(Should have been "defense" not "defines" but the software won't let me correct the typo)
Statistics never tell the whole story, but they do provide some interesting hints about what a team is likely doing well and where it likely needs to improve. Looking at the Pats' final regular season defensive statistics for all 16 games, here are a few things I thought were interesting:
- The average NFL defense gave up 346 points this year. The Pats defense was better than average, giving up 318 points. The range this year was from just 218 points given up for Seattle to a whopping 438 points given up for Minnesota. Points given up is the best way to judge a defense, so the Pats ended up as a good defense, but not an elite one. Maybe without the injuries they would have been closer to that elite level, but to be elite they need to get closer to the 270 points given up mark.
- The Pats D gave up a lot of yards this year--5,969 total. This is about 400 yards more than average. It's not extreme--the worst this year was the Cowboys at 6,645. But it's also nothing like Seattle's superb 4,378. While the Pats are below average on total yards given up, they did better when you consider that a relatively large number of plays were run against them (1,118 compared with an average of 1,041). Yards given up per play were just 5.3, which is very slightly better than the 5.4 average. First downs given up per game were a bit worse then the average of 19.9, at 21.1 and 3rd down percentage was a weaker than average 42%. Teams were running lots of plays against the Pats but they were only picking up average yards on those plays. Still, they were getting first downs and moving the ball fairly well. These stats, combined with relatively low points given up, suggest that the Pats defense was not great at getting off the field, but was still effective at making key stops when needed. I don't like the term "bend but don't break" because I don't really think anyone wants to "bend," but there does seem to be a bend but don't break element to this defense. Maybe more important, though, is this suggests our special teams were very good. In fact, Football Outsiders says the Pats defense had the advantage of their opponents having to start their drives, on average, at the 24 yard line (third best in the league). The defense owes Matthew Slater a very nice dinner this offseason. Good kick coverage may be the primary reason why our defensive points given up number is so low!
- When we look at pass defense and rush defense, we see a few things. First, it's probably worth pointing out that NFL teams passed on average on 58% of plays this year and ran on 42%. "Balance" in the NFL today means passing on 6 out of 10 plays and running on 4 out of 10. The Pats were run against 43% of the time and passed against 57% of the time, so there was nothing unusual or skewed in the play mix used against them. I suspect teams tried to run against us, but ended up passing more than they wanted because of game situations. We gave up 4.5 yards per carry, which is worse than the 4.2 average. The really good run defenses gave up less than 4 yards per carry (Jets were best at just 3.4, Seattle and a few others were in the 3.9 or 3.8 area) and the really bad run defenses gave up closer to 5 yards per carry (the worst was the Bears at 5.3 per carry, but most of the weaker run defenses were more in the 4.6, 4.7 area). Run defense wasn't a strength (no surprise with the injuries to Wilfork, Kelly, and Mayo), and we ended up giving about 400 more rushing yards than average, but we also weren't run against as heavily as you might expect. Again, game situations probable forced more passing from our opponents.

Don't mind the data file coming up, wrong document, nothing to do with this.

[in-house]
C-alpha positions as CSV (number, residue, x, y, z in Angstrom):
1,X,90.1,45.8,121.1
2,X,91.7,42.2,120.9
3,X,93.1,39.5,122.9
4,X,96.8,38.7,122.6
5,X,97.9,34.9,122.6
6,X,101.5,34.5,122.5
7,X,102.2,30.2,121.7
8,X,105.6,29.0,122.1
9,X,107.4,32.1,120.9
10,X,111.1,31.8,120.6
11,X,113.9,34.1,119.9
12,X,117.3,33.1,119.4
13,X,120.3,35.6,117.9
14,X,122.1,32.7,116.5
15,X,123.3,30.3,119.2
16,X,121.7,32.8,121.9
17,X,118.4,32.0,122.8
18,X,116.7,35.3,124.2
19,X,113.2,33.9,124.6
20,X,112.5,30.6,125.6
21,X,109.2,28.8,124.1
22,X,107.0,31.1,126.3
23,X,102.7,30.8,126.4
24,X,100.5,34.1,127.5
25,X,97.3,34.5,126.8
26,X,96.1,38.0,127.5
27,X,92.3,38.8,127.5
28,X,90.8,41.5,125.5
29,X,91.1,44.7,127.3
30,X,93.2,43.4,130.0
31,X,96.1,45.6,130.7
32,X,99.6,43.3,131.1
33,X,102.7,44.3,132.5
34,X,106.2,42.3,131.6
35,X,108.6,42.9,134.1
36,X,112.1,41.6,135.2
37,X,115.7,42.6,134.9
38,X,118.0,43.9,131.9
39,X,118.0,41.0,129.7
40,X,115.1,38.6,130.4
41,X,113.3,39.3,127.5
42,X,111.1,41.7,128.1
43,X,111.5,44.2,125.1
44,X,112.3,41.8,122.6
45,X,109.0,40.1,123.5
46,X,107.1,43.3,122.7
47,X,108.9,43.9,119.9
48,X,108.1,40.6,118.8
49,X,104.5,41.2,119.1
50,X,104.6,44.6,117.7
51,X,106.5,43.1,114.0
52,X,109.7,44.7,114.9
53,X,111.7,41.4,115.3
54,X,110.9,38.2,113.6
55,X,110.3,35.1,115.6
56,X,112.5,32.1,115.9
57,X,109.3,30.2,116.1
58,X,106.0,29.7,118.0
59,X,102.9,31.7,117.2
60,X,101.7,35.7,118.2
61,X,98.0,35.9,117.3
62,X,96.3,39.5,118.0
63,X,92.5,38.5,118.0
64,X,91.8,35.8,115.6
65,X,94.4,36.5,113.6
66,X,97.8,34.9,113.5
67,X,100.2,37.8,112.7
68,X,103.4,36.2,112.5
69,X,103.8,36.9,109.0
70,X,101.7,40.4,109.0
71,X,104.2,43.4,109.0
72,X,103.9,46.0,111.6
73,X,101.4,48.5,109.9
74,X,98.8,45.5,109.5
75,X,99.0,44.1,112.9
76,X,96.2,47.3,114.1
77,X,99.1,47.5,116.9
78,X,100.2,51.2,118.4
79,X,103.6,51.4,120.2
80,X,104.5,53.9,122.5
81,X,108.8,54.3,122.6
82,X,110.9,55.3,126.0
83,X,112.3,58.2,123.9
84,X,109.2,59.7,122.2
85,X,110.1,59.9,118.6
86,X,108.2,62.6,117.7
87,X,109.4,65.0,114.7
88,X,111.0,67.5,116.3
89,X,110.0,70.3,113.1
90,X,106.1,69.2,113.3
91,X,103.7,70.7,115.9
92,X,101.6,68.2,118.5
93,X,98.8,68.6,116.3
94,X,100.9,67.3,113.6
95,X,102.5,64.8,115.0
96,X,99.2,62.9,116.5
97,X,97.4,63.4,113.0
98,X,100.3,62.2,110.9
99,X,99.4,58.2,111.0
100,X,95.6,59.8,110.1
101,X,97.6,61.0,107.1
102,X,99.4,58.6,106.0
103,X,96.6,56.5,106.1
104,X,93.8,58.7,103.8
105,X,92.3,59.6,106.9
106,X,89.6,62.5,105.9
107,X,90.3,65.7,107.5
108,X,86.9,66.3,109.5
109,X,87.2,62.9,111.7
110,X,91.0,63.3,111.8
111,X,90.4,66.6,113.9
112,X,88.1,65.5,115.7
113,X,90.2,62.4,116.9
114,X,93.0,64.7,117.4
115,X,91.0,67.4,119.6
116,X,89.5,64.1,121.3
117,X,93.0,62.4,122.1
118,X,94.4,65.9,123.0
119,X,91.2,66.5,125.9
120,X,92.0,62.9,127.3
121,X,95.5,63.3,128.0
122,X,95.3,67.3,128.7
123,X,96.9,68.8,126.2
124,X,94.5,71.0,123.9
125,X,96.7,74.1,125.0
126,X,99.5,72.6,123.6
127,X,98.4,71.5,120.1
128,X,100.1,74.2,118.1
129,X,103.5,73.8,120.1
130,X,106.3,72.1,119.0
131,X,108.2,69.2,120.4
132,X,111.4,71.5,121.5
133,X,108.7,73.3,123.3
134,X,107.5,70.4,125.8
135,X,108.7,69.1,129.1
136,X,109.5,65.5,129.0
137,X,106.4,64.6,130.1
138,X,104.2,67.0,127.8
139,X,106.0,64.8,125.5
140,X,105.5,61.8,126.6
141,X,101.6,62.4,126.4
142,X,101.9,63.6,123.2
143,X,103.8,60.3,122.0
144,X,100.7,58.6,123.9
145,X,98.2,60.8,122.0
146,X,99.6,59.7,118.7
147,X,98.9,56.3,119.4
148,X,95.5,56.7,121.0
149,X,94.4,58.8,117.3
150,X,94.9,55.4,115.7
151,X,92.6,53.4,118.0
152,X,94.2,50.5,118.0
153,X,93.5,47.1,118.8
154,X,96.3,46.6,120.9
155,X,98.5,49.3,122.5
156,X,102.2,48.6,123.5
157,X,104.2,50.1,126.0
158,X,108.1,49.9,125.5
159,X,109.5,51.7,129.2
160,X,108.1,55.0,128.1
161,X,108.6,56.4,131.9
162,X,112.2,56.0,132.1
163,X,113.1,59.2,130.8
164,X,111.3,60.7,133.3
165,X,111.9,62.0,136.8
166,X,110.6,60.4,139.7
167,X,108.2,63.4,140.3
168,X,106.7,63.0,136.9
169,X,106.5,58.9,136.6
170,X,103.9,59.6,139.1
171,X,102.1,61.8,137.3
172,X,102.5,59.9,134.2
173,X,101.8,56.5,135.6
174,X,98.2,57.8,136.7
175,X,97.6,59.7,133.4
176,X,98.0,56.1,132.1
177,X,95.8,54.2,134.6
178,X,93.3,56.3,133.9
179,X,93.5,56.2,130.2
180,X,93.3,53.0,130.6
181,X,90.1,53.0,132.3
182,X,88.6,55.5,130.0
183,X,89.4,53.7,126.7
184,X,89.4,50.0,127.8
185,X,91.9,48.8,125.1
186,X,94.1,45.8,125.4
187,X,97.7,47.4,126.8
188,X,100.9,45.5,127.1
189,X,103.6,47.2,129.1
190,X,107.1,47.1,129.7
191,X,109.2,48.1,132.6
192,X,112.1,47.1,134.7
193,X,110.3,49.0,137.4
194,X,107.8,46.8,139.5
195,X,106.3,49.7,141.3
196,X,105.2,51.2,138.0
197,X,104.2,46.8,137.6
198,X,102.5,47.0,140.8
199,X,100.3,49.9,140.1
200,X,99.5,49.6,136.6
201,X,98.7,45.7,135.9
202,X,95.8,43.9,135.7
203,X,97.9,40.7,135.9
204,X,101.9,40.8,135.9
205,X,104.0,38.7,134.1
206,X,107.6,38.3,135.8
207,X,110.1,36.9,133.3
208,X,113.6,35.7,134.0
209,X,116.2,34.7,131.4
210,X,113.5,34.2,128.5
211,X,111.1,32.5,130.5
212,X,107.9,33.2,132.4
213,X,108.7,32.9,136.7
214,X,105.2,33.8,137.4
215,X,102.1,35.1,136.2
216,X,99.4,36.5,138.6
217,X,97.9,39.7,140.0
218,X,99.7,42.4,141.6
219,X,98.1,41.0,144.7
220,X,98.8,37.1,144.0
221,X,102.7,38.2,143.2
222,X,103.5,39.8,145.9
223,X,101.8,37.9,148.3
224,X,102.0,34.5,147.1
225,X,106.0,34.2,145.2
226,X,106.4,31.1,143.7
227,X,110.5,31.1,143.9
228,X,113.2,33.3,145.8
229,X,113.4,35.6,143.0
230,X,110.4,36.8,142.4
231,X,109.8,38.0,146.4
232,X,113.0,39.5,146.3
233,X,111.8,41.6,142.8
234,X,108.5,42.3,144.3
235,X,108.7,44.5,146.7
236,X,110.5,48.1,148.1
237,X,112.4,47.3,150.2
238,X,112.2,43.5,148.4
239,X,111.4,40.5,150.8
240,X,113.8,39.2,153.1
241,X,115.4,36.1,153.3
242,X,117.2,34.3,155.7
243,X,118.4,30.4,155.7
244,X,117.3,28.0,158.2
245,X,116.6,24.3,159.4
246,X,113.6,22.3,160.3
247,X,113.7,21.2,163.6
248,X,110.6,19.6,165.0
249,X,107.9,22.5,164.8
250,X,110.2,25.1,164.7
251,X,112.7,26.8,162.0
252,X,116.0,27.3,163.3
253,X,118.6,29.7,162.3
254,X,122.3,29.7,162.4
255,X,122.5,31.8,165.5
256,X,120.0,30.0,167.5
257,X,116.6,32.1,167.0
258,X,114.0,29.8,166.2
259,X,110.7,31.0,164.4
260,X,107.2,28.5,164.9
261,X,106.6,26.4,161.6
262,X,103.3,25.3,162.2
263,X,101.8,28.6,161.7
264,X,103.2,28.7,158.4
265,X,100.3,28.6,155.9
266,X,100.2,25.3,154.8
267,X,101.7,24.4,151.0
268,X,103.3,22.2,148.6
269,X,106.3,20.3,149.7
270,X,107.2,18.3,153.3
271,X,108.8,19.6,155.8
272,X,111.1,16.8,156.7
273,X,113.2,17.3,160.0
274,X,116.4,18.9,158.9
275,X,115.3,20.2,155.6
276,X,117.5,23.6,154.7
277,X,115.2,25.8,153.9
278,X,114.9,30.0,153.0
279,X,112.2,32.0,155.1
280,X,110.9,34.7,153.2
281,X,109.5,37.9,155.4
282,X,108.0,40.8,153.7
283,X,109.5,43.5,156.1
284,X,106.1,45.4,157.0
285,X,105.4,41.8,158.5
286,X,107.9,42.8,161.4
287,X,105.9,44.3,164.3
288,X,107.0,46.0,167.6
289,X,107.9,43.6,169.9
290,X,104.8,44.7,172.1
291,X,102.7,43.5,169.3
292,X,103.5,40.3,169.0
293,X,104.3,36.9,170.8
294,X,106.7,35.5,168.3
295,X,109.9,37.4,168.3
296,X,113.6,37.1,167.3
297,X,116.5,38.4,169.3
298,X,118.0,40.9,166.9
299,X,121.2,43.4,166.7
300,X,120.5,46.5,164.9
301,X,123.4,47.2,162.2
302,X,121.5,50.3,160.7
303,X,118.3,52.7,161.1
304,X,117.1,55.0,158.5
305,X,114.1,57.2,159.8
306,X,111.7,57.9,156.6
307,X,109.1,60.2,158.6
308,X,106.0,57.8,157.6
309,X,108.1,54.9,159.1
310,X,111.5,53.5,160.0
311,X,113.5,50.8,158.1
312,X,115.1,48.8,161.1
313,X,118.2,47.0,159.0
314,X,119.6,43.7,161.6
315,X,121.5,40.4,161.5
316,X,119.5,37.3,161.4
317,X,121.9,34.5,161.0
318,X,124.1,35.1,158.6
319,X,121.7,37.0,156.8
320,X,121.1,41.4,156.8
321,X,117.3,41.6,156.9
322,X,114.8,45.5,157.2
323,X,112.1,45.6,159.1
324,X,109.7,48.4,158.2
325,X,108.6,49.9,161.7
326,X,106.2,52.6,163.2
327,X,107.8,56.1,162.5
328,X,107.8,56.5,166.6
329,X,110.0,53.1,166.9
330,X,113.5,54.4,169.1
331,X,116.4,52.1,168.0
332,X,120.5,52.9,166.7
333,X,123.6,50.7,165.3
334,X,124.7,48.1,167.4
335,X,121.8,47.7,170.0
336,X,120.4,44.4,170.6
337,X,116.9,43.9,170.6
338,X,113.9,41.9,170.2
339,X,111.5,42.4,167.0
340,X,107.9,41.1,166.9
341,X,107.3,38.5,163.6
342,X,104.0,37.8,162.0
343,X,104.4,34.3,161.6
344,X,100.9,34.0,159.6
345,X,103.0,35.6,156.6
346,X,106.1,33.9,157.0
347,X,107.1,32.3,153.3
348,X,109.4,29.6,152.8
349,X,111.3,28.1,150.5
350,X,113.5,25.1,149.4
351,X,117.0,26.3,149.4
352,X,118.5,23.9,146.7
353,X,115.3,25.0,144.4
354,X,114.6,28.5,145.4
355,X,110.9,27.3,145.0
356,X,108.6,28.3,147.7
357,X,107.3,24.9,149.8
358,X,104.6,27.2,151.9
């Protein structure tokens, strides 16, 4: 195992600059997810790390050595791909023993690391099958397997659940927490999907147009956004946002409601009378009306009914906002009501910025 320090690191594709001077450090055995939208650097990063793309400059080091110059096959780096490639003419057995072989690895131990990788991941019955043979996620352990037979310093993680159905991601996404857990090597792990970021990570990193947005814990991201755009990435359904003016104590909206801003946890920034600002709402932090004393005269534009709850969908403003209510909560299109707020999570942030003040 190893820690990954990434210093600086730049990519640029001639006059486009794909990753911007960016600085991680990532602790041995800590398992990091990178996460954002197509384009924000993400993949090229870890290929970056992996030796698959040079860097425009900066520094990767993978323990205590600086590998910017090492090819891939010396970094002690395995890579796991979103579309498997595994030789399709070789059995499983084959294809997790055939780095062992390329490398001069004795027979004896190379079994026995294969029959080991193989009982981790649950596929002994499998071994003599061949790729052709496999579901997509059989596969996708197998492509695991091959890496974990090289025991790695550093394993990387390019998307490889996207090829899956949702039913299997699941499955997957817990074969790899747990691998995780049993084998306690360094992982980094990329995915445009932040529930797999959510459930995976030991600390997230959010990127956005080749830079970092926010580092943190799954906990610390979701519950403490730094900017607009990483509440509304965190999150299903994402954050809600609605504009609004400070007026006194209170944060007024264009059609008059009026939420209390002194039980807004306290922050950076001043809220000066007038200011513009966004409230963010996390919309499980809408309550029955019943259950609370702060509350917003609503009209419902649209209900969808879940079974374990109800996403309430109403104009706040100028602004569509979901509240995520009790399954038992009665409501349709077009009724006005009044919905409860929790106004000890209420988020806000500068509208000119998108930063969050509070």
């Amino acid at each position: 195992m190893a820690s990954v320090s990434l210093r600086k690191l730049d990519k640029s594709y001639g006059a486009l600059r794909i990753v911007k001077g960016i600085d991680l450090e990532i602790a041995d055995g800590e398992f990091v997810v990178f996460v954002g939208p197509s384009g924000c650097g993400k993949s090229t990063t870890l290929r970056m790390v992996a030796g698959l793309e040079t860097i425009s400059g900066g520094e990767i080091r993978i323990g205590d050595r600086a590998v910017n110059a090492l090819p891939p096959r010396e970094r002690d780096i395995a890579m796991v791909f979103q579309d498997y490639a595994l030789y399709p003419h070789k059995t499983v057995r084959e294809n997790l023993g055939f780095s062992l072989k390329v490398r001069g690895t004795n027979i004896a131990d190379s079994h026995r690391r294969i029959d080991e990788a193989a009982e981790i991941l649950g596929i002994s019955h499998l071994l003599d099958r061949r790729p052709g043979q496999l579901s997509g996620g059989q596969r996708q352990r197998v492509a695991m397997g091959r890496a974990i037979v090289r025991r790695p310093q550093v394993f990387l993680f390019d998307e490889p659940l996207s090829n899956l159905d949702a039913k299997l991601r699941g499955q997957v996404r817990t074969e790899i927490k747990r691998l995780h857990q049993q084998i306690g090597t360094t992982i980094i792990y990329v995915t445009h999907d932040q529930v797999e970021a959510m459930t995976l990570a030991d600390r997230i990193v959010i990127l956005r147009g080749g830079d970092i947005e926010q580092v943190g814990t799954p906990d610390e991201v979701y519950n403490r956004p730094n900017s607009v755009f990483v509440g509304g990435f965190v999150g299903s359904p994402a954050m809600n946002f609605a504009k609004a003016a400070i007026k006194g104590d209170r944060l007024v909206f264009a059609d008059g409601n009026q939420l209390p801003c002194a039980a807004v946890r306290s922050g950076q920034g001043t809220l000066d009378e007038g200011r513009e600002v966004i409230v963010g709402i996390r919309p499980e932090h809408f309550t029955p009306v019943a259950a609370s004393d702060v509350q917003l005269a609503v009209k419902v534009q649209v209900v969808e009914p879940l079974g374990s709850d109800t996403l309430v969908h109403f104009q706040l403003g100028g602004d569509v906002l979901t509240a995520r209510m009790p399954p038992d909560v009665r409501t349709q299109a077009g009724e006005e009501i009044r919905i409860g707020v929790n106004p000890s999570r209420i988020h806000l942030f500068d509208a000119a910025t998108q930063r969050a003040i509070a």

- When we look at pass defense a couple of things stand out. First, we gave up a lot of yards per completion--an average of 12.3 yards per completion, against an average for the league of 11.6. The range for the league went from a low of 9.9 (Seattle) to a high of 12.8 (KC). Pats were just slightly higher than average in interceptions (we got 17 against an average of 16). Surprisingly given the perception that we lacked a pass rush, we were better than average in sacks (48 against an average of 40 and fifth best in the league). What really made the difference for us in the passing game was the low completion rate we held our opponents to. Only 57% of attempts against us were completed (fourth best in the league and well below the the 61% average). High sack totals and low completion rates meant pass plays overall netted 6.0 yards per play. This is a better number than the 6.2 average. While completions went for long yardage, completions were relatively hard to get. This suggests that a key to our defense's success this year was getting incompletions on enough pass plays to stop drives. We gave up a fair number of yards, we allowed teams to run a lot of plays, but the key to mounting long drives and scoring is good efficiency in the pass game, and our defense did a decent job of preventing teams from being that efficient.
Overall, when I look at the defensive stats, I see two keys: first, good special teams play that forced our opponents to mount long drives to score, and second, the ability to force enough incompletions to break drives even if we were bending a bit more than desirable.